Social Media Scams- Surveys & Questionnaires are not just fun for you and your friends, it's like hitting the jackpot for scammers.
Cybercriminals go where the numbers are, and that includes popular social media sites. They all have one thing in common: they want something from you and they are trying to get it by using social media to manipulate and deceive you.
All-important security questions
Security questions, or Knowledge-Based Authentication (KBA), are the personalized questions, like ‘What’s the name of your first pet?’ or ‘What street did you grow up on?’ that you set up on secure websites to help verify it is really you logging in. These questions are to help prevent ID theft and fraud.
To be safe online, don’t choose the same common security questions and password options that everyone else does. If your security questions are devised well from the start, you won’t have to worry as much about accidentally giving away personal information to potential hackers. Topics to avoid include:
- Favorite foods or colors
- Vehicle make and model
- Birthdays and important dates
- Family members’ names
- School name and location
- First job
Some items could potentially change over time, and the rest are likely easily discovered simply by perusing a target’s Facebook news feed, or postings on other social media sites.
When setting up your security questions, it’s best to draw on something more obscure: “What was the last name of your third-grade teacher?” or “What was the name of the boy or girl with whom you had your second kiss?” The answers to these questions should be easy enough to recall when needed, but are not likely to be found anywhere on a social media news feed.
With increasing numbers of people using the internet to share life moments on social media, experts are finding online users over-sharing key data points to their online financial information as well.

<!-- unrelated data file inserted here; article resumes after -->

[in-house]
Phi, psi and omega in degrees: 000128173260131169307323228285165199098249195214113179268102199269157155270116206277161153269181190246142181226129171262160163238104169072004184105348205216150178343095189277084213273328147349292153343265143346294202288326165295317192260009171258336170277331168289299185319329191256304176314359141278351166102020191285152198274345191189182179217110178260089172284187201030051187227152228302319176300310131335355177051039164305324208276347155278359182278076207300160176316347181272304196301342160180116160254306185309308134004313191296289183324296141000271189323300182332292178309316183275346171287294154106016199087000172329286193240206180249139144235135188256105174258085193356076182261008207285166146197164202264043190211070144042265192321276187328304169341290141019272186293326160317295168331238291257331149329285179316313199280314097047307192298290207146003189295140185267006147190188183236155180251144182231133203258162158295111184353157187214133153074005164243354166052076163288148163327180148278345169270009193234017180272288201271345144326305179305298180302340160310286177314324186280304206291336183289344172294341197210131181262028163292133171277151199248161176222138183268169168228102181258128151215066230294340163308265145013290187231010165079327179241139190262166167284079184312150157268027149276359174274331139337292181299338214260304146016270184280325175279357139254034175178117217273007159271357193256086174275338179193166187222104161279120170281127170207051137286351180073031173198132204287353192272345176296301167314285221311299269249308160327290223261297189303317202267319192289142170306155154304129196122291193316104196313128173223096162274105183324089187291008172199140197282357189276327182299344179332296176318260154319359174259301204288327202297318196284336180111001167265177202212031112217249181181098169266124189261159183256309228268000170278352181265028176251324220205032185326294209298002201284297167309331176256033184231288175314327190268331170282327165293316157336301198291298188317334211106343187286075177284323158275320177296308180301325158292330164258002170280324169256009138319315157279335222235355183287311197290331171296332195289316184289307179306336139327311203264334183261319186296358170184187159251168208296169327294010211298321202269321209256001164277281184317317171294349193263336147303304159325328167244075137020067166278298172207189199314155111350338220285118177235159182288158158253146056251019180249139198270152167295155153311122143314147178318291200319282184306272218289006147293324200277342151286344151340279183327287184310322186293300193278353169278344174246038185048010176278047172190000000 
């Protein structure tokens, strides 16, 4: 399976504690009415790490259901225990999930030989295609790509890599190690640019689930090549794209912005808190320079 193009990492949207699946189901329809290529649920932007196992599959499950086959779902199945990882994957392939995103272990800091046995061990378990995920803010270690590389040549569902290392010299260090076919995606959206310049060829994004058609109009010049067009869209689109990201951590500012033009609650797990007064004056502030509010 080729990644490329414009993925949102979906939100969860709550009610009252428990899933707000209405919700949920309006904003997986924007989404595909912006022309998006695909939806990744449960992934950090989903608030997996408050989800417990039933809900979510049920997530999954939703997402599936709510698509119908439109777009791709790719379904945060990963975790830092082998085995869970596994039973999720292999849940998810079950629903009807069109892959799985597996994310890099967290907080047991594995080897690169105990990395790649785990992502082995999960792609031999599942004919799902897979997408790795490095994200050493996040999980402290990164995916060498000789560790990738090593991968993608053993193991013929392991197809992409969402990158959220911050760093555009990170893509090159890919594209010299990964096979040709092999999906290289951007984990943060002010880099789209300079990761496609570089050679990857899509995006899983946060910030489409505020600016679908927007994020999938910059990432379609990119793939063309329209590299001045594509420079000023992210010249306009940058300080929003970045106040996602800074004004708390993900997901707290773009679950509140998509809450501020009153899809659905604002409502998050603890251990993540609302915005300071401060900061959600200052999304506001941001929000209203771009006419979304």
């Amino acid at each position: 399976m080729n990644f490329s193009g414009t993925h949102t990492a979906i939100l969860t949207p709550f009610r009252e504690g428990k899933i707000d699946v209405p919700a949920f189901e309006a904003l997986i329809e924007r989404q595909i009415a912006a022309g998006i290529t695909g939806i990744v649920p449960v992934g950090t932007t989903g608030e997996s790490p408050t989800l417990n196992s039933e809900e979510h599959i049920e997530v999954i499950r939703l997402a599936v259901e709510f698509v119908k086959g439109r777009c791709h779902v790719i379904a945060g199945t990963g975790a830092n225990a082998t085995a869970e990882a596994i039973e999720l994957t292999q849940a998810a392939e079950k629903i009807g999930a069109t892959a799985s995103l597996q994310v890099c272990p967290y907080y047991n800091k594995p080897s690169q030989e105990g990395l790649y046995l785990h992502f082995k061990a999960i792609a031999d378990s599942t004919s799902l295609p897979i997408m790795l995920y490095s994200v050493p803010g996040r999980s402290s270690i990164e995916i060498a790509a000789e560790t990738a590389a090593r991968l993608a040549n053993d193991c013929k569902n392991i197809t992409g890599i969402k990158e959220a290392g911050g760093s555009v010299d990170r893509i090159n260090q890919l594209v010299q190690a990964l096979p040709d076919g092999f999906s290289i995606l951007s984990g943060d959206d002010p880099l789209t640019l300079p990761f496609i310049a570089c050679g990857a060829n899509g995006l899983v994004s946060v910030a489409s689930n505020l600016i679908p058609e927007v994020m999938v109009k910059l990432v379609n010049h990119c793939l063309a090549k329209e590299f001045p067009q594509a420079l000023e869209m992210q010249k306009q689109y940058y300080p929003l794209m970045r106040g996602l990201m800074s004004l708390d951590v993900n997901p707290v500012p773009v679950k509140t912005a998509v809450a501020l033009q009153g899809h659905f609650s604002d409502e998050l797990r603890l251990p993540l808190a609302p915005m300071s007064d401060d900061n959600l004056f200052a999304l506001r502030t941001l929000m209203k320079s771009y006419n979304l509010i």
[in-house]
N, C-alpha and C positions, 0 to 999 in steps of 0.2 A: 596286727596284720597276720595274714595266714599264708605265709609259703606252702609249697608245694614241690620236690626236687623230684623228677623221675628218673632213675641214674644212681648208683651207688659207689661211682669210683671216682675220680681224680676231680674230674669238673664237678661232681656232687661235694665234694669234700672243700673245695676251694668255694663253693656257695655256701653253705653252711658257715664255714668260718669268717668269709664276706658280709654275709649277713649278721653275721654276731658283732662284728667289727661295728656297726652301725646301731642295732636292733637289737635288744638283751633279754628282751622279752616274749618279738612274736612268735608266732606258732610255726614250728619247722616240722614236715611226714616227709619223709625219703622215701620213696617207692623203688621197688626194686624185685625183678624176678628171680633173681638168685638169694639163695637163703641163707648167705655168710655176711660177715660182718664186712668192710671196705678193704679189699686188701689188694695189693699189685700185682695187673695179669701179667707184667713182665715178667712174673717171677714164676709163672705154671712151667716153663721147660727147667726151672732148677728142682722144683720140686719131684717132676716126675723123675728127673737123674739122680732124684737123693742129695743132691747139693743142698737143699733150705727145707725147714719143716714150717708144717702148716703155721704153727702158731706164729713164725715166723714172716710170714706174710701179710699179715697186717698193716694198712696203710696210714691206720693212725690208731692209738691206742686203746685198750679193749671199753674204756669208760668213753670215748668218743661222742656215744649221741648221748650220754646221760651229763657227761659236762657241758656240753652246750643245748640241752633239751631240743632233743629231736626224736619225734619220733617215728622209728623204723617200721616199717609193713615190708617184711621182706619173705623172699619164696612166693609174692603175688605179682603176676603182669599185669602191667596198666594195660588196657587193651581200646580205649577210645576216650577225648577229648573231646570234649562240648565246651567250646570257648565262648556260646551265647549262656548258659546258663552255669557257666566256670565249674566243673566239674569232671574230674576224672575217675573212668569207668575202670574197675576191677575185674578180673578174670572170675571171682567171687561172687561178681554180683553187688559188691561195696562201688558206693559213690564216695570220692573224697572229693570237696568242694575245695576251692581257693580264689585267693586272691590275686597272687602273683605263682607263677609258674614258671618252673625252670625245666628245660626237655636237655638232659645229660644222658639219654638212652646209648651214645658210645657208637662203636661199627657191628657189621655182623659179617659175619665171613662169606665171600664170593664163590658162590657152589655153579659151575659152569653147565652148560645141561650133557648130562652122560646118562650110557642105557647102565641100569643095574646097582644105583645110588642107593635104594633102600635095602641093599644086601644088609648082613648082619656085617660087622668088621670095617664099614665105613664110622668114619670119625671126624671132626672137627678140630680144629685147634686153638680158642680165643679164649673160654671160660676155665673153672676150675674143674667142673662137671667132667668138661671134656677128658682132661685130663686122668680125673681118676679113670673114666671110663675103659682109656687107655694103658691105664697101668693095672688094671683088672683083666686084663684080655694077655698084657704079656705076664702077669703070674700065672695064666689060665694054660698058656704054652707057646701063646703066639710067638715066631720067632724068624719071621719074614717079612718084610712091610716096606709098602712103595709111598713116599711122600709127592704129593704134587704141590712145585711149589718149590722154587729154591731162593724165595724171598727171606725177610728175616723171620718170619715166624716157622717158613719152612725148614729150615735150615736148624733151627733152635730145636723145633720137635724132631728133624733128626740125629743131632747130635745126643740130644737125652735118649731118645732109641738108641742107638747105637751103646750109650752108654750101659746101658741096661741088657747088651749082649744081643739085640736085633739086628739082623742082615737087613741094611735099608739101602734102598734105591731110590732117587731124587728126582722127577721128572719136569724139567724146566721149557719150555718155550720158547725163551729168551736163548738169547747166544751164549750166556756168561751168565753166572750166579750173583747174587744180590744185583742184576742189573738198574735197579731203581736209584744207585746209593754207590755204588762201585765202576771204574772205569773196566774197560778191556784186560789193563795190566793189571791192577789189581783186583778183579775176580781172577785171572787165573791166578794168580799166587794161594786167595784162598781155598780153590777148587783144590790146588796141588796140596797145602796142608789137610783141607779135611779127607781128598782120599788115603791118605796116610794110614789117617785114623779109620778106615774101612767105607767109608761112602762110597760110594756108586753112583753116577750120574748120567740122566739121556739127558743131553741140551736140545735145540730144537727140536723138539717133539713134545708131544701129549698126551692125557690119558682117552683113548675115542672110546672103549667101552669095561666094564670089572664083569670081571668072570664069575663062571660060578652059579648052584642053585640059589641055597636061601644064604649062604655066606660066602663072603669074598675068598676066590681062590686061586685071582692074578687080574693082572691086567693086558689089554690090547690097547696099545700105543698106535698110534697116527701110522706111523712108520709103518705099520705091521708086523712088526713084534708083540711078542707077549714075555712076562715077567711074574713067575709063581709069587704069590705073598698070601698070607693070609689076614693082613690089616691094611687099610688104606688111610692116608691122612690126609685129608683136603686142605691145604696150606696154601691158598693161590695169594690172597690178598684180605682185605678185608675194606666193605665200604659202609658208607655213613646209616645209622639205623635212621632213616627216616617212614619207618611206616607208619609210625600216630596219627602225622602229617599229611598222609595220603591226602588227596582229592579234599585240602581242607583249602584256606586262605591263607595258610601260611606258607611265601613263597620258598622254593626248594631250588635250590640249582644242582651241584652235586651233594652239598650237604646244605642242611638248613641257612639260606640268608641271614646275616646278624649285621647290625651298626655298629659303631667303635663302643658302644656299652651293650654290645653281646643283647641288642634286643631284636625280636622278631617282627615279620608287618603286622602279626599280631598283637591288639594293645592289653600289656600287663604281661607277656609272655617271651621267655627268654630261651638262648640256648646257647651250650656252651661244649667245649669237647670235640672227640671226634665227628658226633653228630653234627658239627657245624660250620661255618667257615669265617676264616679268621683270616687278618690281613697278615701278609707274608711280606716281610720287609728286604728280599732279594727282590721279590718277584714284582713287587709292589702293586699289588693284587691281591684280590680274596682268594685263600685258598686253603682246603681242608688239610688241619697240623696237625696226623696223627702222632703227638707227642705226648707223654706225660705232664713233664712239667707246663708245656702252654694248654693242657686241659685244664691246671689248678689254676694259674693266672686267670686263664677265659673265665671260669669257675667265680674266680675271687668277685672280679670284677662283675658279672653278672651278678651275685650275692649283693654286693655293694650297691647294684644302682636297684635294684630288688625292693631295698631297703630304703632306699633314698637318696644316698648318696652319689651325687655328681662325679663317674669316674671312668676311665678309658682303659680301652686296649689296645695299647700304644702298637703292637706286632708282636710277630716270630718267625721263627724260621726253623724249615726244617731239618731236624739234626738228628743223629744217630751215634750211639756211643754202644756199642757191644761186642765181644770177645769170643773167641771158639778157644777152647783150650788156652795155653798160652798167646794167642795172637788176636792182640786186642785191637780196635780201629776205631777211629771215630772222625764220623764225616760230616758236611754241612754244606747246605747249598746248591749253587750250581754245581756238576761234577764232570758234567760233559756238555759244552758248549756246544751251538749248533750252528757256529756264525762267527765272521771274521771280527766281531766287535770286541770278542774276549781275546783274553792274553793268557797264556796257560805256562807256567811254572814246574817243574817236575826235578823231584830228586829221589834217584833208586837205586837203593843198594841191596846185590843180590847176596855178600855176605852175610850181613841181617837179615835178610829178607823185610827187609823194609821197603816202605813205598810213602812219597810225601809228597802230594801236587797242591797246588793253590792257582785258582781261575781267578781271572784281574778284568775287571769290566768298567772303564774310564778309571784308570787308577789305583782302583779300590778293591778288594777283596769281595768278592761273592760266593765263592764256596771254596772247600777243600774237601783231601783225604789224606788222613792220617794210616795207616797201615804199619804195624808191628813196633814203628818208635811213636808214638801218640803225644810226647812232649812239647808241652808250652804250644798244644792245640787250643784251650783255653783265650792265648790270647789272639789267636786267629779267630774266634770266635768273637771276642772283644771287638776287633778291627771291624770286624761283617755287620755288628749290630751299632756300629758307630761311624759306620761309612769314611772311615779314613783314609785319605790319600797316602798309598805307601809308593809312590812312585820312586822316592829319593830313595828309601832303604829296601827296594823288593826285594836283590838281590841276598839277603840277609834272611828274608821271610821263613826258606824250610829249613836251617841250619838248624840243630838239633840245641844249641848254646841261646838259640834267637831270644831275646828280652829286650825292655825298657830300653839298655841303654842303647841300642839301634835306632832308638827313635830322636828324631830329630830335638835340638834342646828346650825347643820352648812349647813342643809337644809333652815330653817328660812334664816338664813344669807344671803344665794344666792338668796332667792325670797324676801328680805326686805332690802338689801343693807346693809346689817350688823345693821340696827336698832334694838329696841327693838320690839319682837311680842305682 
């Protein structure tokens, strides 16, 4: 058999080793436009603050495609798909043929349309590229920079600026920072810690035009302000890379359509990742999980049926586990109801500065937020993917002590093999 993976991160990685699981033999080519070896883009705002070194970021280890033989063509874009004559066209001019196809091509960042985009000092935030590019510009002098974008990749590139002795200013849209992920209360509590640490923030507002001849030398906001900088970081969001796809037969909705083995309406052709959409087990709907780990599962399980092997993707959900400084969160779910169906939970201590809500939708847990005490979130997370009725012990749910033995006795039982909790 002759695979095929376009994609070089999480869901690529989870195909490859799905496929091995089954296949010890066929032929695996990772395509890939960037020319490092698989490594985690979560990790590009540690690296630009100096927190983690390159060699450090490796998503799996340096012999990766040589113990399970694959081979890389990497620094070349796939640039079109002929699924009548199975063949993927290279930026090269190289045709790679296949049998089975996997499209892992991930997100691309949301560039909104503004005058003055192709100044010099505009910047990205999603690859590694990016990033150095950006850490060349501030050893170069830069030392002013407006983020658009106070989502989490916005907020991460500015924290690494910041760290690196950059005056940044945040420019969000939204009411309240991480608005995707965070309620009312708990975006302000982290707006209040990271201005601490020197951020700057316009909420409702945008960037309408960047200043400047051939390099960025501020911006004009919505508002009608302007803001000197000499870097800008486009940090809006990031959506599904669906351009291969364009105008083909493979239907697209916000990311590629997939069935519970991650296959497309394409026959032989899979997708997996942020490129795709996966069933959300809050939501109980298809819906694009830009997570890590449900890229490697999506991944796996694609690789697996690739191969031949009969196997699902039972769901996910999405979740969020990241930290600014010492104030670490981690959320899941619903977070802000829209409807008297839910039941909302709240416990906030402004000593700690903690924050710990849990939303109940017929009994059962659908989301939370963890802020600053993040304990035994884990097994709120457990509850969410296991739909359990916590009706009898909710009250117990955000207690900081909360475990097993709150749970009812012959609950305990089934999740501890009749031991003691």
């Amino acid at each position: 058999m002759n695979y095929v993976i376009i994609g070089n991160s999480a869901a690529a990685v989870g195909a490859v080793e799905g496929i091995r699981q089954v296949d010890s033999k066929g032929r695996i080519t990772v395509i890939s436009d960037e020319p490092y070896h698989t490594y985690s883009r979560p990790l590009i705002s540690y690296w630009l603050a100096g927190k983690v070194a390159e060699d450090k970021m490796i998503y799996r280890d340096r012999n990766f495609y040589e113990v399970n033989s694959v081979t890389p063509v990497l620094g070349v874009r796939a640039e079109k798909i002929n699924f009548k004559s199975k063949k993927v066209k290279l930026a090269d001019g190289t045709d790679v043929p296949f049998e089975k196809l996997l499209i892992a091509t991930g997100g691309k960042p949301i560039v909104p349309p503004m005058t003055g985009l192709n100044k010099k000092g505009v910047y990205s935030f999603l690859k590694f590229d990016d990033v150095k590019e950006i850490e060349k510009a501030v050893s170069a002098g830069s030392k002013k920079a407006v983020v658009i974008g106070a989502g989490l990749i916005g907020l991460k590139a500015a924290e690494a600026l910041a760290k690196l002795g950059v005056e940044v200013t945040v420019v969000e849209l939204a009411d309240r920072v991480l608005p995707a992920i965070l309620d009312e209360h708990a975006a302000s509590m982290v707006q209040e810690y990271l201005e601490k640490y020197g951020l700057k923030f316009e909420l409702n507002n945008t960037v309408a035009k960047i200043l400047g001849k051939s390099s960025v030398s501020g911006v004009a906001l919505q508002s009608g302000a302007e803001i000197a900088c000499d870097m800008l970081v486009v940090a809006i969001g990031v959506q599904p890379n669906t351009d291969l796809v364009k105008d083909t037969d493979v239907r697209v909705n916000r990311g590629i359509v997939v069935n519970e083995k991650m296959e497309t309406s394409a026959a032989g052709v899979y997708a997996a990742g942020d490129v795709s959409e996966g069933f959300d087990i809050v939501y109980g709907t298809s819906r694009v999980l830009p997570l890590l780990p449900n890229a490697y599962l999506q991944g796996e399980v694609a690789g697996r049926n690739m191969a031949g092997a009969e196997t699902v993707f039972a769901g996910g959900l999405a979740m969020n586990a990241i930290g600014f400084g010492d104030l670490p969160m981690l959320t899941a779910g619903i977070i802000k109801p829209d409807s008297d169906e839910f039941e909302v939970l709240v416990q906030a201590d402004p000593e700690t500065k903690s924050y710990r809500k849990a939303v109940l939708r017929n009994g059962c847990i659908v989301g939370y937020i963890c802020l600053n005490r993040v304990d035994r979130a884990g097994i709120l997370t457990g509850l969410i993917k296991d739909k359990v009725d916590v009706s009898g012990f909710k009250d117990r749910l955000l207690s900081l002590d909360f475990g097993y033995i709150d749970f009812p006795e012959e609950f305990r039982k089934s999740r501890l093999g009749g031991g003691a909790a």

With just a little bit of information obtained through online searches and social engineering, people can find out other things about you and keep building on it. It only takes one seemingly small piece of personal information to leave you vulnerable, even basic information like names and addresses. These tiny bytes of data can be built upon until a hacker has a pretty good array of information to work with.
Keep it to yourself
Seemingly innocent Facebook posts have gone viral. For example, to partake in the fun, users simply the names of 10 musical events/concerts they had attended at some point in their lives. Nine of those concerts were to be true, and one was supposed to be a lie. Once posted, friends could comment on which concert they believed to be false.
The problem with the “10 Concerts I’ve Been To, One Is A Lie” post is that it provided a wealth of information hackers could use to log into personal accounts or steal the identities of unsuspecting Facebook users. Privacy experts caution that the “10 Concerts” post could reveal too much about a person’s background and preferences. The first concert you attended might be a security question you’re asked on a banking, brokerage, or similar website to verify your identity. The lesson here is to safeguard information about you, even though it may seem inconsequential.
Beware of surveys
Cut-and-paste social media surveys have been popular for some time now. Typically, a user will copy a question or list of questions from a friend’s status or a Facebook page, paste it in his or her own status box, and replace the previous user’s answers. Many such surveys contain questions that could easily reveal information used in KBA security questions.
For instance, a Facebook status survey by Status Games includes such questions as:
- Who was the last person you texted?
- Where was your profile picture taken?
- Have you ever lost a friend?
- What song did you listen to last?
- What’s your relationship status?
- How many siblings do you have?
- What are your brothers’ or sisters’ names?
You can see how answers to these and other seemingly innocent questions can provide a vast amount of information from which a hacker could derive or guess the answers to security questions. Some can even divulge the schedules and habits of targets (for example, when they are home, if they live alone, when they go to work).